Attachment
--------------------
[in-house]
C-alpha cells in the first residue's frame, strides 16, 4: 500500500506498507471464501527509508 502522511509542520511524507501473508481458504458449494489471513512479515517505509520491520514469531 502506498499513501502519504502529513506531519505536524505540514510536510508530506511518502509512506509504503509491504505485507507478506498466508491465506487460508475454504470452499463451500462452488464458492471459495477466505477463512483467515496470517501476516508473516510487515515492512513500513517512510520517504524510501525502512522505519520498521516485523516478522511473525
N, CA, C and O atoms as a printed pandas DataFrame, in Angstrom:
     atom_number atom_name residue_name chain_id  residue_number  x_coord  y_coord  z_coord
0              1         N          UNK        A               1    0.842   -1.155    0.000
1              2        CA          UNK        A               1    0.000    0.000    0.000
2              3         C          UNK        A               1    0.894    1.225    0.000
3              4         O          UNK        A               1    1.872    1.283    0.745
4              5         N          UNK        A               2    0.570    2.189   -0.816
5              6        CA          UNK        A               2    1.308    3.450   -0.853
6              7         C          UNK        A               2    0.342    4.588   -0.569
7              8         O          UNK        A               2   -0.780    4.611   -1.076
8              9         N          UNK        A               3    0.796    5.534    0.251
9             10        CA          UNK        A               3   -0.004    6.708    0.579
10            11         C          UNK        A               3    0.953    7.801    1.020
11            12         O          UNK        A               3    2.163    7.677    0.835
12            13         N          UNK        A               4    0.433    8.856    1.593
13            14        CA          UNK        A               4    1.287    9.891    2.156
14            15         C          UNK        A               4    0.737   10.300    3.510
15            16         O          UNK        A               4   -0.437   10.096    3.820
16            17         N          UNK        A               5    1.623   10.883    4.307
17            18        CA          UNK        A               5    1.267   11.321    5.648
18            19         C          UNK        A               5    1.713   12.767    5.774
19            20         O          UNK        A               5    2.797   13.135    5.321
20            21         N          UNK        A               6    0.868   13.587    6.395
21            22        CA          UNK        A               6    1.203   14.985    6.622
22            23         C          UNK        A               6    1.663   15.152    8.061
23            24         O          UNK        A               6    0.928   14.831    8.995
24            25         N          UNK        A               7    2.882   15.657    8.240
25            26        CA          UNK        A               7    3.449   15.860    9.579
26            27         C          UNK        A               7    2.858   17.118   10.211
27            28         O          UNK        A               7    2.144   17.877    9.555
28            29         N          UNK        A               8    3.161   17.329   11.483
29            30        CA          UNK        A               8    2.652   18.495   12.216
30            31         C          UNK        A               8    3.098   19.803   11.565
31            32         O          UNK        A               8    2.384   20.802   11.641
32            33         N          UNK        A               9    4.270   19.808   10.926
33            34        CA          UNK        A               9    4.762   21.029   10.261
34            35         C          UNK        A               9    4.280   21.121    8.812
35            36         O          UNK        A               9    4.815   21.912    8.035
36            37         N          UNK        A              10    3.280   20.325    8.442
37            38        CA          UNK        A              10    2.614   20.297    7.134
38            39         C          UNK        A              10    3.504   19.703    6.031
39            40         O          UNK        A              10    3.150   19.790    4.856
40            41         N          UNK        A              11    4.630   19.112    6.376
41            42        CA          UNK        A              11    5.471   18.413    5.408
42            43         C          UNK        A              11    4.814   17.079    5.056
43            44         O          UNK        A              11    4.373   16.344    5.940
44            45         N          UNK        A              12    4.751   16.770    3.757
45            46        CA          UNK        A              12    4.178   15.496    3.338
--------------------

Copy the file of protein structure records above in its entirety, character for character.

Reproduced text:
[in-house]
C-alpha cells in the first residue's frame, strides 16, 4: 500500500506498507471464501527509508 502522511509542520511524507501473508481458504458449494489471513512479515517505509520491520514469531 502506498499513501502519504502529513506531519505536524505540514510536510508530506511518502509512506509504503509491504505485507507478506498466508491465506487460508475454504470452499463451500462452488464458492471459495477466505477463512483467515496470517501476516508473516510487515515492512513500513517512510520517504524510501525502512522505519520498521516485523516478522511473525
N, CA, C and O atoms as a printed pandas DataFrame, in Angstrom:
     atom_number atom_name residue_name chain_id  residue_number  x_coord  y_coord  z_coord
0              1         N          UNK        A               1    0.842   -1.155    0.000
1              2        CA          UNK        A               1    0.000    0.000    0.000
2              3         C          UNK        A               1    0.894    1.225    0.000
3              4         O          UNK        A               1    1.872    1.283    0.745
4              5         N          UNK        A               2    0.570    2.189   -0.816
5              6        CA          UNK        A               2    1.308    3.450   -0.853
6              7         C          UNK        A               2    0.342    4.588   -0.569
7              8         O          UNK        A               2   -0.780    4.611   -1.076
8              9         N          UNK        A               3    0.796    5.534    0.251
9             10        CA          UNK        A               3   -0.004    6.708    0.579
10            11         C          UNK        A               3    0.953    7.801    1.020
11            12         O          UNK        A               3    2.163    7.677    0.835
12            13         N          UNK        A               4    0.433    8.856    1.593
13            14        CA          UNK        A               4    1.287    9.891    2.156
14            15         C          UNK        A               4    0.737   10.300    3.510
15            16         O          UNK        A               4   -0.437   10.096    3.820
16            17         N          UNK        A               5    1.623   10.883    4.307
17            18        CA          UNK        A               5    1.267   11.321    5.648
18            19         C          UNK        A               5    1.713   12.767    5.774
19            20         O          UNK        A               5    2.797   13.135    5.321
20            21         N          UNK        A               6    0.868   13.587    6.395
21            22        CA          UNK        A               6    1.203   14.985    6.622
22            23         C          UNK        A               6    1.663   15.152    8.061
23            24         O          UNK        A               6    0.928   14.831    8.995
24            25         N          UNK        A               7    2.882   15.657    8.240
25            26        CA          UNK        A               7    3.449   15.860    9.579
26            27         C          UNK        A               7    2.858   17.118   10.211
27            28         O          UNK        A               7    2.144   17.877    9.555
28            29         N          UNK        A               8    3.161   17.329   11.483
29            30        CA          UNK        A               8    2.652   18.495   12.216
30            31         C          UNK        A               8    3.098   19.803   11.565
31            32         O          UNK        A               8    2.384   20.802   11.641
32            33         N          UNK        A               9    4.270   19.808   10.926
33            34        CA          UNK        A               9    4.762   21.029   10.261
34            35         C          UNK        A               9    4.280   21.121    8.812
35            36         O          UNK        A               9    4.815   21.912    8.035
36            37         N          UNK        A              10    3.280   20.325    8.442
37            38        CA          UNK        A              10    2.614   20.297    7.134
38            39         C          UNK        A              10    3.504   19.703    6.031
39            40         O          UNK        A              10    3.150   19.790    4.856
40            41         N          UNK        A              11    4.630   19.112    6.376
41            42        CA          UNK        A              11    5.471   18.413    5.408
42            43         C          UNK        A              11    4.814   17.079    5.056
43            44         O          UNK        A              11    4.373   16.344    5.940
44            45         N          UNK        A              12    4.751   16.770    3.757
45            46        CA          UNK        A              12    4.178   15.496    3.338